This is the ninth installment of a series (see the first installment here) summarizing the 1994 book Dream City: Race, Power, and the Decline of Washington, D.C.by Harry Jaffe and Tom Sherwood. This book has recently been republished as an ebook and a paper book. HBO has plans to use material from the book to make a movie about the life of Marion Barry.
Chapter 8: Greed City
This chapter chronicles the DC real estate boom of the 1980s.
Developer Jeffrey N. Cohen started buying and renovating Dupont Circle brownstones in the 1970s. In 1979, Cohen and partners bought the dilapidated Parkside Hotel at 14th and I Streets NW, then a district of flophouses and strip clubs.
"Enter Marion Barry. The new mayor awarded Cohen a contract to shelter homeless families... for $507,000 a year, more than enough to cover the mortgage" (l. 2513).
In spite of appalling conditions, the city increased the contract to $530,000 and bought three surrounding buildings. In 1985, Cohen sold the property for $12 million. Two years later, it was re-sold for $39 million to a developer who put up an office building.
This pattern was repeated many times both in downtown DC and in many Maryland and Virginia suburbs. "Revenues from commercial property taxes doubled and then tripled. The questions became how the new black political structure could ensure that the city's African-American community shared in the economic boom" (l. 2546).
James Gibson was Marion Barry's first planning director. Gibson "saw the potential in moving the central business district to the east, into the one hundred city blocks immediately north of Pennsylvania Avenue between the White House and the Capitol" (l. 2561). Developers levelled the structures that were there and put up office buildings.
"The city owned some choice pieces of property, especially over the downtown stations of the new Metro system" (l. 2585). In 1980, the city sold a parcel over Metro Center at $133 per square foot. At the time, comparable properties went for $500 a square foot. One of the partners in the firm that bought the property was the city's Democratic party chair and had gone on a trip to Africa with Barry. Other firms, with minority partners, got similar deals.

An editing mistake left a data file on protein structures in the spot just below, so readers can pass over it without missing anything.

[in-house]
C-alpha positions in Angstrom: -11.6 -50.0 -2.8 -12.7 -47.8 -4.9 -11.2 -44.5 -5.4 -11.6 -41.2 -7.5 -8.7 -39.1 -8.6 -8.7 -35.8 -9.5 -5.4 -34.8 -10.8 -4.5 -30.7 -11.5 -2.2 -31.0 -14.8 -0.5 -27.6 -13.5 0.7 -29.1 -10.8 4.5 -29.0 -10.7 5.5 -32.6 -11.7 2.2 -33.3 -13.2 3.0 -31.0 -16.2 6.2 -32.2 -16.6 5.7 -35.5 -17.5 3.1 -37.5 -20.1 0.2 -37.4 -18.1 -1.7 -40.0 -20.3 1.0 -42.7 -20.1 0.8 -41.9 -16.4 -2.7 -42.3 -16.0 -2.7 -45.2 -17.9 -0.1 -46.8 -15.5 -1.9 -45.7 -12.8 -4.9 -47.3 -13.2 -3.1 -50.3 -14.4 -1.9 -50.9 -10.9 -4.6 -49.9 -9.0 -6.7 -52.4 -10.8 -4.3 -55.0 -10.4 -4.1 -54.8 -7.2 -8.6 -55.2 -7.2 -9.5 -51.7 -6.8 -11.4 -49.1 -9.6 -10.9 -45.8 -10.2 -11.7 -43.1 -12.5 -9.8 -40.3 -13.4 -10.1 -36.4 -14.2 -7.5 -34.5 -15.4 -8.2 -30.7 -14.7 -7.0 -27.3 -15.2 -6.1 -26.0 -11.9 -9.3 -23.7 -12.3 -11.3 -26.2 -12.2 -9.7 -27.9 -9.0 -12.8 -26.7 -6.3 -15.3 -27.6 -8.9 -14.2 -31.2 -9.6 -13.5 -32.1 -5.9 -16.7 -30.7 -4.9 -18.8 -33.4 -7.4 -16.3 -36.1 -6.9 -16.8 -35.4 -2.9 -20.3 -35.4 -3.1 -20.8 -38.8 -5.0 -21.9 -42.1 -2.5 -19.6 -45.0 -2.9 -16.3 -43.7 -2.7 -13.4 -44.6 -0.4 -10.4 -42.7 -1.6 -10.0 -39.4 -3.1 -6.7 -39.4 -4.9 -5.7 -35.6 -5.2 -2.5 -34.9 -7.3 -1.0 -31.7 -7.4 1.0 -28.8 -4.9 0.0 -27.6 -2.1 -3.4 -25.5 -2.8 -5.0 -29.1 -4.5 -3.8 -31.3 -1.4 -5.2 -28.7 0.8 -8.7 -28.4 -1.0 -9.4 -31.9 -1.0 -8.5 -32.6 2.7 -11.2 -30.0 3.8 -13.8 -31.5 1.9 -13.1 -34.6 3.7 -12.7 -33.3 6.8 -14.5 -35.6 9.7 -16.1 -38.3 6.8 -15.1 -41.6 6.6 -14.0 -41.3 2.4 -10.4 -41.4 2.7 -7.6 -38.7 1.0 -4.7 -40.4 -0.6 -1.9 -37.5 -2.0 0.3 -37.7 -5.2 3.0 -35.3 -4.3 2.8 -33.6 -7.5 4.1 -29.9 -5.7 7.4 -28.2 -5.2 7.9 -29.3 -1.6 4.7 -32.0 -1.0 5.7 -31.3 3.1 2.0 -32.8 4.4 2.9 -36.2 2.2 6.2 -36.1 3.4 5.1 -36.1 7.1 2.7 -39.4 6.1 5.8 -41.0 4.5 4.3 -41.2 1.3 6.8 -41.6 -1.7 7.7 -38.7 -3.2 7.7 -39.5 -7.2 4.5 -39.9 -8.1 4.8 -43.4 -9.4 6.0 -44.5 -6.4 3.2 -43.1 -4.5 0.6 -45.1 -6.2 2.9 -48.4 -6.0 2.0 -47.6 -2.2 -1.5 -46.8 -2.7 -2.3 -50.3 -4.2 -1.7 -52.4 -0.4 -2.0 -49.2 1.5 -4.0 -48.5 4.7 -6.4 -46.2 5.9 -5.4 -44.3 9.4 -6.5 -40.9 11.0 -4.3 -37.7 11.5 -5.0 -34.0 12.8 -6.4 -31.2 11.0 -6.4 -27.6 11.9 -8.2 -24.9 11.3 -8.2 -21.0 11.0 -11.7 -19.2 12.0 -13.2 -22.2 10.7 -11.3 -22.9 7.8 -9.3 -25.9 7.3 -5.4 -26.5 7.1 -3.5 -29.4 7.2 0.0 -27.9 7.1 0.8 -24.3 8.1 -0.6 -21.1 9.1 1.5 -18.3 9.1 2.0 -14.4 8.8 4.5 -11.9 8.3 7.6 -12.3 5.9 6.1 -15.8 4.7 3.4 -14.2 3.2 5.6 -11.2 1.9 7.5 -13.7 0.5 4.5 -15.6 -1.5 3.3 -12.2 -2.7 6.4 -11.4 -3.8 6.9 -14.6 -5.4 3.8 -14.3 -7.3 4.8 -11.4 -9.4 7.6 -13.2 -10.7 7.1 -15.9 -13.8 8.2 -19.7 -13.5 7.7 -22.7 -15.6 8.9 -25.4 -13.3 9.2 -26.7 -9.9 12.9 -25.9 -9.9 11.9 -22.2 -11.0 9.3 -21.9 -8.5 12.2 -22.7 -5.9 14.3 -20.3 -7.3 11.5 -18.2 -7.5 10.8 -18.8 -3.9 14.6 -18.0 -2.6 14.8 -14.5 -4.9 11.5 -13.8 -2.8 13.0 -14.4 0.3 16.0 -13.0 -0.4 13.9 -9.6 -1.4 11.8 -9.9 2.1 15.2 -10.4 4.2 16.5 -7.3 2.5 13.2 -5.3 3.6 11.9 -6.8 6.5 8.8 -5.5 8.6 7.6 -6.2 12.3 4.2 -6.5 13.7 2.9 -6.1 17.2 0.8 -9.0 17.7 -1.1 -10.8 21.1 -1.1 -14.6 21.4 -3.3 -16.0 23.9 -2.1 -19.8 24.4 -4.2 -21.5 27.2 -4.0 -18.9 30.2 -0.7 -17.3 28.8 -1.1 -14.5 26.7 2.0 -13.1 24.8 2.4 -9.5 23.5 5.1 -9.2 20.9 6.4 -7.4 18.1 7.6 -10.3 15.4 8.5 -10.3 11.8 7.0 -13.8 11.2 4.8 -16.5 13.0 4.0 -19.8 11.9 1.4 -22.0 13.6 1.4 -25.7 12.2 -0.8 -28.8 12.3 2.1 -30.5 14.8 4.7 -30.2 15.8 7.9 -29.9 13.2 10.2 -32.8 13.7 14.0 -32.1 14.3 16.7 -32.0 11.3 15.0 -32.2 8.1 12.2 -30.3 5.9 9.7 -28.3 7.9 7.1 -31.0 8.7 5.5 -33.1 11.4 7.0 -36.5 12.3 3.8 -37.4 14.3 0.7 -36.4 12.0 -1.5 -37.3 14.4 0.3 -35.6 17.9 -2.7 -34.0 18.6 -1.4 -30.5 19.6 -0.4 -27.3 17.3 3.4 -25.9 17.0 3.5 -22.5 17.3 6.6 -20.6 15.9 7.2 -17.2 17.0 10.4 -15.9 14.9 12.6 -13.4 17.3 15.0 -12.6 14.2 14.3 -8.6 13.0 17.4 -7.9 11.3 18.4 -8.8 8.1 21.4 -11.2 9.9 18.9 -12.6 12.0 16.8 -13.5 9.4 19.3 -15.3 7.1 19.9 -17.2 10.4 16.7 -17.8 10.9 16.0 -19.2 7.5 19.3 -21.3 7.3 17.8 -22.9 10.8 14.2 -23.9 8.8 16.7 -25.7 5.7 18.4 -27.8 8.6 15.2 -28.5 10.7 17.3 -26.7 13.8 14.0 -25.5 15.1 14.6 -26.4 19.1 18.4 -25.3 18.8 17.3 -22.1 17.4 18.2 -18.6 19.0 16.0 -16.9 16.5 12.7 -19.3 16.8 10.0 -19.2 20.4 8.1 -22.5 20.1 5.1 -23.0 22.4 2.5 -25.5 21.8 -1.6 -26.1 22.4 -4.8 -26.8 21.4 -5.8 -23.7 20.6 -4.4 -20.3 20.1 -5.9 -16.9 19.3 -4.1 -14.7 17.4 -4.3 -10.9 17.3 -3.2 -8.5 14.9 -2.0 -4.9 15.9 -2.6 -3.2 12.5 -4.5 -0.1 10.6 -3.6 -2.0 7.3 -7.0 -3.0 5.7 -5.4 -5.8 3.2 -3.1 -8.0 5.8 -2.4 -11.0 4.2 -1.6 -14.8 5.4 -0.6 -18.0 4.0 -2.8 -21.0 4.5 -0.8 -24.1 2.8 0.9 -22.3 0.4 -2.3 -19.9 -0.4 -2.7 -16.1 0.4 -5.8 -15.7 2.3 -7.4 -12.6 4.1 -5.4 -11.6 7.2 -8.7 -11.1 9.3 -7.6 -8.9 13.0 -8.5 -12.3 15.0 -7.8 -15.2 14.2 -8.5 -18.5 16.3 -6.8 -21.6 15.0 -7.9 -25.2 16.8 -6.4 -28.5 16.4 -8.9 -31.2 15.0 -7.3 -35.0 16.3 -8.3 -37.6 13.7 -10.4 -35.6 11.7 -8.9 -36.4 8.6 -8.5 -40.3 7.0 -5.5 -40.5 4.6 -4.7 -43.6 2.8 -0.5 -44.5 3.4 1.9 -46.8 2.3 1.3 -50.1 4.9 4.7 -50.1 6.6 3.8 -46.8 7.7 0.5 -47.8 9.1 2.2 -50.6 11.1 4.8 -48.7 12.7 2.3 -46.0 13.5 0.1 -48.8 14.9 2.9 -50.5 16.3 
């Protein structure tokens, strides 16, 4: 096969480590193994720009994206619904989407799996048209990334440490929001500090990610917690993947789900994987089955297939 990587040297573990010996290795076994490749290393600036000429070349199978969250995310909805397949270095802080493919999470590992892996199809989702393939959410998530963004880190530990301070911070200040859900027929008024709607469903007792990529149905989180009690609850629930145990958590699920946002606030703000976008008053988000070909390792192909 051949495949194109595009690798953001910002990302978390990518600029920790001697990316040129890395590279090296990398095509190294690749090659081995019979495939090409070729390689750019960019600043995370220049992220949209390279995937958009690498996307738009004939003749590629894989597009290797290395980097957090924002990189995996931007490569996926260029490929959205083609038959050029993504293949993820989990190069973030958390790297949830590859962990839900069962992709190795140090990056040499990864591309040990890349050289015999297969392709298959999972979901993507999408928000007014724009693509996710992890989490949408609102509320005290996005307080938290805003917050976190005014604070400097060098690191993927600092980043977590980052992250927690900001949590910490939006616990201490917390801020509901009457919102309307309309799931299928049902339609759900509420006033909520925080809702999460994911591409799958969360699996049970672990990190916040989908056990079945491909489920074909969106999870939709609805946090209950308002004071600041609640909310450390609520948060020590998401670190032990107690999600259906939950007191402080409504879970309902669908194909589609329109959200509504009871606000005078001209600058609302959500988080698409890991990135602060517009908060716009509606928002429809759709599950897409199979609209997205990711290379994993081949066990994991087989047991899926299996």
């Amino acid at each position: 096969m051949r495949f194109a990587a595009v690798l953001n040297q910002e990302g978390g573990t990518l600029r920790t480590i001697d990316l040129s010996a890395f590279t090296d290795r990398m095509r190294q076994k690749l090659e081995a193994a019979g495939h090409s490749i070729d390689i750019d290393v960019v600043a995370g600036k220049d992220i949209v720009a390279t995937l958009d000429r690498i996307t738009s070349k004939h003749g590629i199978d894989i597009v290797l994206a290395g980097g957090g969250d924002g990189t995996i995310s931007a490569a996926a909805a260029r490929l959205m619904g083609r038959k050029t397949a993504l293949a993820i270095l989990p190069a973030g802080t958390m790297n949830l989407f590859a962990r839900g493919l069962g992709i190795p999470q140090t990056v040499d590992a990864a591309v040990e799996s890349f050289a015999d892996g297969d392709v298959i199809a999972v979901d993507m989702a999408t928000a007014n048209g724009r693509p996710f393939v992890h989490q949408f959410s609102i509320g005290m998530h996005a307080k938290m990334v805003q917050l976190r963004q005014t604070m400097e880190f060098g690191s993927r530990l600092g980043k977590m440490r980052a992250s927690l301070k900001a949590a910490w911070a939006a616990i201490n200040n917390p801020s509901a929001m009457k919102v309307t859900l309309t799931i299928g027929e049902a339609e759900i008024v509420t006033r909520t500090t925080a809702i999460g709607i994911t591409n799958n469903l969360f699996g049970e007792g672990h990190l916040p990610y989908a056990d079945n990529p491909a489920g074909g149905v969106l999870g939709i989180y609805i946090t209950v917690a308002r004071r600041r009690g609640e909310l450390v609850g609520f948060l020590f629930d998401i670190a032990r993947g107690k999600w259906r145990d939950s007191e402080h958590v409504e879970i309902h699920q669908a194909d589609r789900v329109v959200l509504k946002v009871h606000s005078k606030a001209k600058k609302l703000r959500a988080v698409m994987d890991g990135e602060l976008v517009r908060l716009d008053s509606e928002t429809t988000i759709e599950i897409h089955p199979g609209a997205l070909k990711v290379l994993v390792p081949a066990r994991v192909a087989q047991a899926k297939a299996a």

Another choice parcel was Gallery Place. A DC government agency valued the land at $31 million, the developer paid $17 million in July 1981. "In exchange for a low price, they promised to build offices, a hotel, shops, and apartments for low income residents" (l. 2594).
"But a decade later not a spade of dirt had been turned, the grand notion of building apartments was history, and Gallery Place was dead in the water" (l. 2608). It was sold to Oliver Carr, the city's biggest developer.
"What started as an attempt to broaden the economic base of the city soon proved to be a rich source of political favors. The city would sell land at fire-sale prices to development teams that boasted minority partners, who always seemed to be the same people with strong social and political connections to Marion Barry" (l. 2612).
" 'I call them the chosen ones,' said John Wilson, whose Ward Two council district encompassed downtown. 'What started out to benefit the minority community at large has meant some politically influential blacks can move out to posh suburbs like McLean or Potomac' " (l. 2620).
Meanwhile, the city paid increased prices for basic goods and services (e.g., heating oil, corn flakes, trash collection), supplied by influential friends and political contributors. The goods and services were often delivered late, or not at all.